Though it is now a sprawling city full of baroque, 19th and 20th century architecture, known mostly for its champagne houses, there are still two fragments of Roman Durocortorum to be found, and they are pretty impressive ones, too. One is a cryptoporticus that seems to have formed part of the forum and which may have been used to store grain. This is an impressive site in the rather appropriately named Place de Forum. When we visited it was not open the the public, since it is only open during the summer months, though it is free when open. In addition to this site, in the parkland at the northern end of the old town stands the remains of a triumphal arch known as the Porte de Mars, after a temple that once stood in the vicinity. This is an exceptionally well-preserved triple gated arch with a great deal of intricate stonework, and is one of the premier sites in north/central France.

Reims is a pleasant city for a short stay, though a little busy for me for longer. But it is well worth a visit just to see its two Roman survivals.

Remains: 3/5    Atmosphere: 3/5   Access: 5/5    Overall: 3/5

Ardoch (Alauna?)

Originally dating from the time of the 1st century campaigns of Agricola, Ardoch is an impressive sight. The first fort, which was part of the so-called ‘Gask Ridge’ system, was replaced after a period of inactivity by a second, Antonine fort. The first fort was of timber and earth, though the second contained a number of stone buildings within. Although no stonework is visible today, Ardoch remains one of the most impressive Roman sites in the British isles.

The remains, which consist of some of the most striking rampart and ditch defences in the entire Roman world, were enclosed by the local landowner centuries ago, protecting them from the usual ploughing that would have ruined the site. What we are left with is simply breathtaking. The south and west ramparts are impressive enough, but the north and east are incredibly pronounced. The site lies just outside the village of Braco. Parking is easy enough, a little uphill from the fort on the road side, from where you can walk back downhill towards the village and cross the gate into the field to explore the ditches.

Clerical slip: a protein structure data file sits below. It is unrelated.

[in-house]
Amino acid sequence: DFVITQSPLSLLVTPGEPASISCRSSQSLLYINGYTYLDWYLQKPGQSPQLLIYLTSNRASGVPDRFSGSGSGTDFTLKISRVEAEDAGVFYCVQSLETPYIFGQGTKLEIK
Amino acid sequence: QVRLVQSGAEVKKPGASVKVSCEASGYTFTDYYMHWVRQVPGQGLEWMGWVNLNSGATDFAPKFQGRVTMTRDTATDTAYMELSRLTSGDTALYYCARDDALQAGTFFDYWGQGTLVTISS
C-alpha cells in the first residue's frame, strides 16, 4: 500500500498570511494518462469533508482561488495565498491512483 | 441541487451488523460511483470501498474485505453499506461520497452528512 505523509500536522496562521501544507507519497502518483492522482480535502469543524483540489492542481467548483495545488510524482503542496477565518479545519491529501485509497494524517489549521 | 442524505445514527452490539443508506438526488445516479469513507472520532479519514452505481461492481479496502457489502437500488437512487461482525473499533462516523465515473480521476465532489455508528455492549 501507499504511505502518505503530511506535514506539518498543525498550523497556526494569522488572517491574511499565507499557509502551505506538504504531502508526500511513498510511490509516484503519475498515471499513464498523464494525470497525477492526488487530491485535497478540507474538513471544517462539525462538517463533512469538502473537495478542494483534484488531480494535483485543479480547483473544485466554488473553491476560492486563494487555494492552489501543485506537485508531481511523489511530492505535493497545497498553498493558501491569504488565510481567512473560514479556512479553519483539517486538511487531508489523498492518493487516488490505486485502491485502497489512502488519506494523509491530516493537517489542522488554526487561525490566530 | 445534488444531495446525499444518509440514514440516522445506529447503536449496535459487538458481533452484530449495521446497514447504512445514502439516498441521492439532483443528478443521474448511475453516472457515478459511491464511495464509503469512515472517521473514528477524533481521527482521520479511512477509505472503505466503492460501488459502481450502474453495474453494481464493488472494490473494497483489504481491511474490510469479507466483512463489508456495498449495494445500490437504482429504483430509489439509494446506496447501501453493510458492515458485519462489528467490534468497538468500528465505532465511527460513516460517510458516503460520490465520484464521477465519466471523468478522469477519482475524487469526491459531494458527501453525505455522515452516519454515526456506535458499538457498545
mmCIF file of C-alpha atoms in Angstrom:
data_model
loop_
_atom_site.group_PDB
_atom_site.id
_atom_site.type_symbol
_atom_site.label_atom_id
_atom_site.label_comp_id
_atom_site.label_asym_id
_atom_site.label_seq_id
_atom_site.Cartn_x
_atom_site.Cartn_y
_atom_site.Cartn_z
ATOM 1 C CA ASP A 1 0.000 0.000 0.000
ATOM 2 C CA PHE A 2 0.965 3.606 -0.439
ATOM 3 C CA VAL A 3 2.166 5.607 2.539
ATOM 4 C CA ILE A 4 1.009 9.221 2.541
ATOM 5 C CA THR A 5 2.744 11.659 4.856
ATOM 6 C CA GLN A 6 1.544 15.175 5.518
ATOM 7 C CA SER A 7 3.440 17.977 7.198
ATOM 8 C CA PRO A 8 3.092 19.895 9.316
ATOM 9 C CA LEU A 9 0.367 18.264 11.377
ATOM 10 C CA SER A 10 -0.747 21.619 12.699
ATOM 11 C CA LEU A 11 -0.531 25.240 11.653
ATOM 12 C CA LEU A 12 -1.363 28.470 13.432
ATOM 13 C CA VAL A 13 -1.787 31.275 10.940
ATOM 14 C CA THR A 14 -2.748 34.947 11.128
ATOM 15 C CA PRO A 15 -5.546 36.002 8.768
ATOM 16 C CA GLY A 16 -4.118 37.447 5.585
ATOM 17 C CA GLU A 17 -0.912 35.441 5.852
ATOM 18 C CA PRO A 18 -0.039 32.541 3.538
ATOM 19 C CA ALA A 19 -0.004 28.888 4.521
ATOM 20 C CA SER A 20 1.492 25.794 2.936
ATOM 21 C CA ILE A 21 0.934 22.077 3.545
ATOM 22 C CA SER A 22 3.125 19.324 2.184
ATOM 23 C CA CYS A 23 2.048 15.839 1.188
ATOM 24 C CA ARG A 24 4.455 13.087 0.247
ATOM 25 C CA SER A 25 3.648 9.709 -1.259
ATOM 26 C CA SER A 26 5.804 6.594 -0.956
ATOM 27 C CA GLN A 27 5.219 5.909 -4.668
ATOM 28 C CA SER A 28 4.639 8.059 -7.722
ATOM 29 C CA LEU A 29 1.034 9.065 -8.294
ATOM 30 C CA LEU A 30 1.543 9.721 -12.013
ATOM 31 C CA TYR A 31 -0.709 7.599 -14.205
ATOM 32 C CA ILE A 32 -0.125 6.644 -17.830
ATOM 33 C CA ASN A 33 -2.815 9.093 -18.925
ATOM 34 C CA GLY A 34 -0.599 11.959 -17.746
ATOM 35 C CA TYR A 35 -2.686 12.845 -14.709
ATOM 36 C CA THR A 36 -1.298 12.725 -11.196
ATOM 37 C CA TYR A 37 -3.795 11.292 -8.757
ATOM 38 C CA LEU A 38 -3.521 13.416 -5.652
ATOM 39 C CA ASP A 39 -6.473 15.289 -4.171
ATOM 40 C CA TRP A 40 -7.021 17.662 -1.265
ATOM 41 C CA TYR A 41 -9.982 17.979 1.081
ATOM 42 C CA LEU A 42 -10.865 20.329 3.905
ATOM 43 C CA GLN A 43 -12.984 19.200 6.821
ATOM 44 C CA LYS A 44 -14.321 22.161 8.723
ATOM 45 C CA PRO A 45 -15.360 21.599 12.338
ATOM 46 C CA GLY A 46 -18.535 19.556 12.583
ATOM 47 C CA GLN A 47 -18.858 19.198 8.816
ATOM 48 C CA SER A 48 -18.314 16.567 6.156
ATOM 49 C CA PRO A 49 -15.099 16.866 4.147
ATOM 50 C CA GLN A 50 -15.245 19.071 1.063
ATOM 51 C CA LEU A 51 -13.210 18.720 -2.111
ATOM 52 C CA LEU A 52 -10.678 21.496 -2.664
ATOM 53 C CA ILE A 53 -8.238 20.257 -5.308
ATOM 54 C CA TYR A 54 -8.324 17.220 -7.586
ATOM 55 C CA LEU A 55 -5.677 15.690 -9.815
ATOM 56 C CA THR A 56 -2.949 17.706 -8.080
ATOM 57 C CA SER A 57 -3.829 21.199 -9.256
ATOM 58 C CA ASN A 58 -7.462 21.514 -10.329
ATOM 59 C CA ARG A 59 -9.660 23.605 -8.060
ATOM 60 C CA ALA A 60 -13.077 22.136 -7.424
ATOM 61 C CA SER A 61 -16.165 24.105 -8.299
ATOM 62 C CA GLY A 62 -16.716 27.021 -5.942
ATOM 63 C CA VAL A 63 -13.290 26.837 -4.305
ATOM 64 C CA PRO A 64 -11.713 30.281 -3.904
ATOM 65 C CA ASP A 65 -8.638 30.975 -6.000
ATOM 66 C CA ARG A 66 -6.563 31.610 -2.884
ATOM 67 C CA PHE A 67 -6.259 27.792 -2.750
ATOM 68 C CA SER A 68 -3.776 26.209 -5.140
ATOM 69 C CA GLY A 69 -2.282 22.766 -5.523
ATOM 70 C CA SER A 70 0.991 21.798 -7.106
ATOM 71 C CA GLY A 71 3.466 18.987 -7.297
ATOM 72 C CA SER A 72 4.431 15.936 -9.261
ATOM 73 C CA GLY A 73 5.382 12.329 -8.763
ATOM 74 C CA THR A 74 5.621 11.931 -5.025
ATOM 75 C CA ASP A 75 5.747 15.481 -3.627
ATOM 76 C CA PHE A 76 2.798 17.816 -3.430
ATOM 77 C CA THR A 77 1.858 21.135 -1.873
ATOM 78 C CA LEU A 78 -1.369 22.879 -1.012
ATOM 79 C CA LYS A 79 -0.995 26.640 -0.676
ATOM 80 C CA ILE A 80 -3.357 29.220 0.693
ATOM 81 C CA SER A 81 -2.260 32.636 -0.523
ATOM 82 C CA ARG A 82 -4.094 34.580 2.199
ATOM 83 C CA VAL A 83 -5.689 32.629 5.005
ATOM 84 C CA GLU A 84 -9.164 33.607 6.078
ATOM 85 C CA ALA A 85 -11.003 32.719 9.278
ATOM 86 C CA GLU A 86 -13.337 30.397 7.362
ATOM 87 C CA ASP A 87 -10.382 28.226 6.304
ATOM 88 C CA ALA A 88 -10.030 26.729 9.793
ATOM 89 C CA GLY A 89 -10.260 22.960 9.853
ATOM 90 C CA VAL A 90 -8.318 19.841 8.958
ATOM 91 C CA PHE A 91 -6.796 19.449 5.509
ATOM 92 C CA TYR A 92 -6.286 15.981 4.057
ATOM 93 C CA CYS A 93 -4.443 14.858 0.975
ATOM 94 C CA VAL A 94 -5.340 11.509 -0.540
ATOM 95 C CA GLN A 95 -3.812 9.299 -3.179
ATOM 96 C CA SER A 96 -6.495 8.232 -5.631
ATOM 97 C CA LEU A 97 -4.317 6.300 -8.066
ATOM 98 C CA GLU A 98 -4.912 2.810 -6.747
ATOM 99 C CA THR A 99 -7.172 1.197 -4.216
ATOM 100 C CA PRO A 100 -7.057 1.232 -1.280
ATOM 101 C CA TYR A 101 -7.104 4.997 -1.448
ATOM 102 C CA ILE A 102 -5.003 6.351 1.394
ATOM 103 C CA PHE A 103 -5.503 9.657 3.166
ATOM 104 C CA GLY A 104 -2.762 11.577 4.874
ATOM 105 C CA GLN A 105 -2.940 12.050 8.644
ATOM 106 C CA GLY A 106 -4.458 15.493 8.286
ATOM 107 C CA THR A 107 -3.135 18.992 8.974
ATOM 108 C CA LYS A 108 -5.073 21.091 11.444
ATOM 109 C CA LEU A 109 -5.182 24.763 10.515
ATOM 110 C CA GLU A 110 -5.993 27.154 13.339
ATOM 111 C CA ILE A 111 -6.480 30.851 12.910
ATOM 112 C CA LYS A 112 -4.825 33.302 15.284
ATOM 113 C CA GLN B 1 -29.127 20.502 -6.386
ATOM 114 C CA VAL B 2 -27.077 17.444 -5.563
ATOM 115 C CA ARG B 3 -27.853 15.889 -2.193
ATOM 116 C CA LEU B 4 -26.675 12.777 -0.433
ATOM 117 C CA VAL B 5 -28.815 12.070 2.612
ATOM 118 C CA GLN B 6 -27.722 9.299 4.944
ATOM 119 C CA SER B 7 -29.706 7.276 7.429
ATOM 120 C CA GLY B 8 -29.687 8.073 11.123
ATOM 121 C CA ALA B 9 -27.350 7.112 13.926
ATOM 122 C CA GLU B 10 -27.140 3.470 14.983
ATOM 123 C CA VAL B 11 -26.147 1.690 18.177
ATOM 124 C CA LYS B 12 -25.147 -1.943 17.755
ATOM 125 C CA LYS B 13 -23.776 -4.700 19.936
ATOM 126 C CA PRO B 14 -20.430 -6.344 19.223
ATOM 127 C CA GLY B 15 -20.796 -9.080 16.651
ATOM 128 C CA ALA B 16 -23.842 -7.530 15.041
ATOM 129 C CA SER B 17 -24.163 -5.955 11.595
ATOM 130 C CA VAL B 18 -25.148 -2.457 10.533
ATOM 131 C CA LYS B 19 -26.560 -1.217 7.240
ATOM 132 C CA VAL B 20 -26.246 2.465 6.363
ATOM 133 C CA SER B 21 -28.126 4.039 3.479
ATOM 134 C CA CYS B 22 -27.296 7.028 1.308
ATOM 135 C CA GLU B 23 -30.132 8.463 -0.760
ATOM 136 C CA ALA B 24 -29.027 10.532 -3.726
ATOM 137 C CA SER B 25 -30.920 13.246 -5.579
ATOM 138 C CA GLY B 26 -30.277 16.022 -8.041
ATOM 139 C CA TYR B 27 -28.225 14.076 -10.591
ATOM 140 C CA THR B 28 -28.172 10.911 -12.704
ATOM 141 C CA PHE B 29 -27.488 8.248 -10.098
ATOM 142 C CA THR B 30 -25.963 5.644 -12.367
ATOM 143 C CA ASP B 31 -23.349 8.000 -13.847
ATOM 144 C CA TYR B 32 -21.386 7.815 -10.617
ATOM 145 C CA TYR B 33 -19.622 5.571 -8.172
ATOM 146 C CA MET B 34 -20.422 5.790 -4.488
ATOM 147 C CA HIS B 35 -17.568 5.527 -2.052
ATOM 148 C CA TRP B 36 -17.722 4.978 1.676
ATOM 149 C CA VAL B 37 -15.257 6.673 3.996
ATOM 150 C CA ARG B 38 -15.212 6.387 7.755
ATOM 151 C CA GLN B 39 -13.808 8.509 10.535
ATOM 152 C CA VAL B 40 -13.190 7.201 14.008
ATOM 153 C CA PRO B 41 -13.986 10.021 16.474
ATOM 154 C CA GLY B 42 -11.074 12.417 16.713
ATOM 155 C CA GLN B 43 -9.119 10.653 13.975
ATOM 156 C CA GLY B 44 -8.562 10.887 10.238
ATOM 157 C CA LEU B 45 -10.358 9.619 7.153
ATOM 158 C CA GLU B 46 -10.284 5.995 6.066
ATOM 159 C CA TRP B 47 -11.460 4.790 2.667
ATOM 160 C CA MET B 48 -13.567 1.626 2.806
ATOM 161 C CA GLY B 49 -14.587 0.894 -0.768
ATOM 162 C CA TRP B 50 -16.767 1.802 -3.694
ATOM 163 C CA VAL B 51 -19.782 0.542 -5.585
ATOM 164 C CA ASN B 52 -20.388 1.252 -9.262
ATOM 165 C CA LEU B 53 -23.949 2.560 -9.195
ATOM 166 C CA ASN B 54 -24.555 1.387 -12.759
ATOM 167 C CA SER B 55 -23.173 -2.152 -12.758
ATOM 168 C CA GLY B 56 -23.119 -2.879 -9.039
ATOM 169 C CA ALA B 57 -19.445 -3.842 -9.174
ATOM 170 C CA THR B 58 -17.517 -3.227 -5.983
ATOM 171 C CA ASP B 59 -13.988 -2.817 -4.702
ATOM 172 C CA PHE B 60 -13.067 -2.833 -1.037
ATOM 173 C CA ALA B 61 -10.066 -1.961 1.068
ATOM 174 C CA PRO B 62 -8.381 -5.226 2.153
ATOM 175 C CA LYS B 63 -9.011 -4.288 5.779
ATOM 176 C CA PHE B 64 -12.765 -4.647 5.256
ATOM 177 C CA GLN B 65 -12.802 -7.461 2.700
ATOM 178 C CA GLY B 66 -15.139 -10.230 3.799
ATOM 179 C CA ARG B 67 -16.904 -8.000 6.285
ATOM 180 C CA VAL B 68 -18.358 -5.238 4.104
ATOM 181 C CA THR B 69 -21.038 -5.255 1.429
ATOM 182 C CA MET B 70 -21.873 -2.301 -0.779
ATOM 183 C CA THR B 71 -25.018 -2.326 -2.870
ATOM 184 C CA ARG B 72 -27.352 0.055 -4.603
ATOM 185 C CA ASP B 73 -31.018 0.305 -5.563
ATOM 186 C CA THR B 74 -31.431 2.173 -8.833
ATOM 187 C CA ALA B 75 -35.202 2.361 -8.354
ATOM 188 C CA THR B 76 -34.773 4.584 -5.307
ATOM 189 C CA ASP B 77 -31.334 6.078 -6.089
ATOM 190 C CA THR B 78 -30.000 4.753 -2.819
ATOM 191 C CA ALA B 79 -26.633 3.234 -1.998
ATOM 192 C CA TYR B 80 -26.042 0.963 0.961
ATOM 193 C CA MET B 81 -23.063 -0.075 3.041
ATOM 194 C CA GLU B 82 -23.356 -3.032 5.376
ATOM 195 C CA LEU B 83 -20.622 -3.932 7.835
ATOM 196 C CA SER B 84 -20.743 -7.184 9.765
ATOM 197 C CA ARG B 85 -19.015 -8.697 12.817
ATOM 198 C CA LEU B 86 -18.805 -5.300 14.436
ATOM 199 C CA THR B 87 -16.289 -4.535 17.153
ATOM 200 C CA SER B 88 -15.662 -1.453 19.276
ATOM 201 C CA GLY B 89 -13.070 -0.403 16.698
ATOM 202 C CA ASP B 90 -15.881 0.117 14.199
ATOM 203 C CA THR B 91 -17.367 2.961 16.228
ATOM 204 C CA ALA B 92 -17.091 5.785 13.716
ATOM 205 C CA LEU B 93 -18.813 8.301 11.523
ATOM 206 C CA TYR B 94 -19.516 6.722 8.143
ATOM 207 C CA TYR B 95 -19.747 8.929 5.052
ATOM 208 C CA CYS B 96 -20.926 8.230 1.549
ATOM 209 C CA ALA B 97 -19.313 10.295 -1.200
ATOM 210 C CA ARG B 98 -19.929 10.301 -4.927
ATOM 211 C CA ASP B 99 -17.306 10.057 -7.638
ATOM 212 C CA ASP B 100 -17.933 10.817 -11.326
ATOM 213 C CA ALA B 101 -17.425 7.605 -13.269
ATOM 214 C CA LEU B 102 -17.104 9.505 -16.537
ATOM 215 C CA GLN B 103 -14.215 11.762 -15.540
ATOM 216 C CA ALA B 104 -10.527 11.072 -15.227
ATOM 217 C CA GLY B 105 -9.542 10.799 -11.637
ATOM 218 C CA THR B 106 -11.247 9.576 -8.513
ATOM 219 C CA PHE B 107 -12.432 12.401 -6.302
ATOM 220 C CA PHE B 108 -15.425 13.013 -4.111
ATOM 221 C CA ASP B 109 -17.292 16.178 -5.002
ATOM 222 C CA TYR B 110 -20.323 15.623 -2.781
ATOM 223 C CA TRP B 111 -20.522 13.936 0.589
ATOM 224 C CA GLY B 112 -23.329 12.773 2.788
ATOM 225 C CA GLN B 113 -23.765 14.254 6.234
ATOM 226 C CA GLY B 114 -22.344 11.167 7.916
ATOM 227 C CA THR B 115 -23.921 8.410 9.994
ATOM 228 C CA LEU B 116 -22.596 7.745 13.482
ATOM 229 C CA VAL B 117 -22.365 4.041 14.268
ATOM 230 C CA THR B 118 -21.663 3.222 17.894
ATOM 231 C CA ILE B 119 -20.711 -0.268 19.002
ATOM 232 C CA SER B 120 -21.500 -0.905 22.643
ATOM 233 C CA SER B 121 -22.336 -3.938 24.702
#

Remains: 3/5    Atmosphere: 3/5   Access: 3/5    Overall: 3/5

Caerleon (Isca Silurum)

Caerleon (Isca Silurum) was the home fortress of the 2nd Augusta Legion from the Flavian era to the early 4th century, replacing the earlier fortresses of Gloucester and then Usk. The area belonged to the Silures tribe and the base provided a centre of operations that, with the 20th at Chester and the 9th then 6th at York, effectively cut off the more mountainous and troublesome extremities of the province (Wales & the north), placing them under solid military control, while the south and the midlands settled as a rich civil land.

In terms of remains, Caerleon has some of the best in the country, and yet what exists is still only a tantalising taste of what there is yet to be excavated, even just the area not covered by the later town’s buildings.

Caerleon’s great draw is its amphitheatre, one of the best preserved in Britain, and the only consolidated stone amphitheatre to have survived in its full circuit. Close by a small set of baths stands. Near the entrance to the amphitheatre, next to the sports fields, are the remains of a series of barrack blocks, along with the corner turret, latrines and a set of ovens. These are low-lying stonework but are excellent for trying to imagine the layout of such a fortress and the space allocated for contubernia of eight men.

In the centre of the town is the excellent Roman Legion Museum, which contains some of the best exhibits to be found across the country, especially in terms of military accoutrements. And close by is the Roman Baths Museum, enclosed and covering the excavated remains of an impressive fortress bath complex.

The stretch of fortress walls that runs from the west gate to the south gate is still impressive, strong and very visible as mortared ‘wall core’ the height of a man. Recent excavation past the amphitheatre and down towards the river has located a major harbour and civil/economic development.

The only sites in Caerleon that require payment to enter are the two museums. The rest are freely visible. There is something rather pleasant about wandering around Caerleon and I would heartily recommend a visit. And if you’re in the area, don’t miss the chance to combine a trip with a visit to Caerwent site a little to the east too.

Remains: 4/5    Atmosphere: 3/5   Access: 5/5    Overall: 4/5